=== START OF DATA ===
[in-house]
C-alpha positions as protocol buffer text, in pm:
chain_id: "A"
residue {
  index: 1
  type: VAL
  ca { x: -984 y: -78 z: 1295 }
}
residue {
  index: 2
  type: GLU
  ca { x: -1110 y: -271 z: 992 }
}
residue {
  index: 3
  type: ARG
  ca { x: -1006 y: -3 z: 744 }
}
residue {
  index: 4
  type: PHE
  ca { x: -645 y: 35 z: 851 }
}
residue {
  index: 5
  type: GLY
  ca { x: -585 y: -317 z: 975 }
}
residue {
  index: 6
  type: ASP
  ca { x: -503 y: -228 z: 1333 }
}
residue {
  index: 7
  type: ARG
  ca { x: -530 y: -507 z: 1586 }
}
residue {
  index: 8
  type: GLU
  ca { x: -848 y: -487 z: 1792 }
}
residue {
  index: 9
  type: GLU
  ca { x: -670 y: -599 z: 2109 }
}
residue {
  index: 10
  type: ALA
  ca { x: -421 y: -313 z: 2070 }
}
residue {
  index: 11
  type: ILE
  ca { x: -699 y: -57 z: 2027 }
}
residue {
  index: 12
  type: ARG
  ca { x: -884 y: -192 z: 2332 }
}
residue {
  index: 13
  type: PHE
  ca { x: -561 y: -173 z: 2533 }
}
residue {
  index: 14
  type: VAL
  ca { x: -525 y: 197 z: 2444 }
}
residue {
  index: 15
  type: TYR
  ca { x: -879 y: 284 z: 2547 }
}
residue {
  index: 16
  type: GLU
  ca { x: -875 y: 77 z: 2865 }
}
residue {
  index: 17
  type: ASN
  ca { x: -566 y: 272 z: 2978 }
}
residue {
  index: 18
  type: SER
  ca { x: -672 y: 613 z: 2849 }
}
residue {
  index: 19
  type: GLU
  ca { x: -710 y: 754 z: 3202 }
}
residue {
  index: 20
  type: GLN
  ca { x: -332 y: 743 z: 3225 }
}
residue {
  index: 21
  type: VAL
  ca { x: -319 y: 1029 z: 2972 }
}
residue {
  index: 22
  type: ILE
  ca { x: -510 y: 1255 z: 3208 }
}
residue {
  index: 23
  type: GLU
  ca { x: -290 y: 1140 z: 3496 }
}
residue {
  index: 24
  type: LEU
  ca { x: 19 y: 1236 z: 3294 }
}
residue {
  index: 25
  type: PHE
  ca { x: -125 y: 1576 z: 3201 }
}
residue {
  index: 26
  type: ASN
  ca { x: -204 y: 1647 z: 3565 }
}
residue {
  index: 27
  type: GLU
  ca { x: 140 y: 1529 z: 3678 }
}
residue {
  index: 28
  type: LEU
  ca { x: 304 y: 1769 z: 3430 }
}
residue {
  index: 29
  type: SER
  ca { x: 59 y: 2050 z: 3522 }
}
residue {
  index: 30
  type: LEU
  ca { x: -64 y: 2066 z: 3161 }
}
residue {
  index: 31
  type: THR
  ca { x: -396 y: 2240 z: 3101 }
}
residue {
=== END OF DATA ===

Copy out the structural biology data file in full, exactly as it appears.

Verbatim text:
[in-house]
C-alpha positions as protocol buffer text, in pm:
chain_id: "A"
residue {
  index: 1
  type: VAL
  ca { x: -984 y: -78 z: 1295 }
}
residue {
  index: 2
  type: GLU
  ca { x: -1110 y: -271 z: 992 }
}
residue {
  index: 3
  type: ARG
  ca { x: -1006 y: -3 z: 744 }
}
residue {
  index: 4
  type: PHE
  ca { x: -645 y: 35 z: 851 }
}
residue {
  index: 5
  type: GLY
  ca { x: -585 y: -317 z: 975 }
}
residue {
  index: 6
  type: ASP
  ca { x: -503 y: -228 z: 1333 }
}
residue {
  index: 7
  type: ARG
  ca { x: -530 y: -507 z: 1586 }
}
residue {
  index: 8
  type: GLU
  ca { x: -848 y: -487 z: 1792 }
}
residue {
  index: 9
  type: GLU
  ca { x: -670 y: -599 z: 2109 }
}
residue {
  index: 10
  type: ALA
  ca { x: -421 y: -313 z: 2070 }
}
residue {
  index: 11
  type: ILE
  ca { x: -699 y: -57 z: 2027 }
}
residue {
  index: 12
  type: ARG
  ca { x: -884 y: -192 z: 2332 }
}
residue {
  index: 13
  type: PHE
  ca { x: -561 y: -173 z: 2533 }
}
residue {
  index: 14
  type: VAL
  ca { x: -525 y: 197 z: 2444 }
}
residue {
  index: 15
  type: TYR
  ca { x: -879 y: 284 z: 2547 }
}
residue {
  index: 16
  type: GLU
  ca { x: -875 y: 77 z: 2865 }
}
residue {
  index: 17
  type: ASN
  ca { x: -566 y: 272 z: 2978 }
}
residue {
  index: 18
  type: SER
  ca { x: -672 y: 613 z: 2849 }
}
residue {
  index: 19
  type: GLU
  ca { x: -710 y: 754 z: 3202 }
}
residue {
  index: 20
  type: GLN
  ca { x: -332 y: 743 z: 3225 }
}
residue {
  index: 21
  type: VAL
  ca { x: -319 y: 1029 z: 2972 }
}
residue {
  index: 22
  type: ILE
  ca { x: -510 y: 1255 z: 3208 }
}
residue {
  index: 23
  type: GLU
  ca { x: -290 y: 1140 z: 3496 }
}
residue {
  index: 24
  type: LEU
  ca { x: 19 y: 1236 z: 3294 }
}
residue {
  index: 25
  type: PHE
  ca { x: -125 y: 1576 z: 3201 }
}
residue {
  index: 26
  type: ASN
  ca { x: -204 y: 1647 z: 3565 }
}
residue {
  index: 27
  type: GLU
  ca { x: 140 y: 1529 z: 3678 }
}
residue {
  index: 28
  type: LEU
  ca { x: 304 y: 1769 z: 3430 }
}
residue {
  index: 29
  type: SER
  ca { x: 59 y: 2050 z: 3522 }
}
residue {
  index: 30
  type: LEU
  ca { x: -64 y: 2066 z: 3161 }
}
residue {
  index: 31
  type: THR
  ca { x: -396 y: 2240 z: 3101 }
}
residue {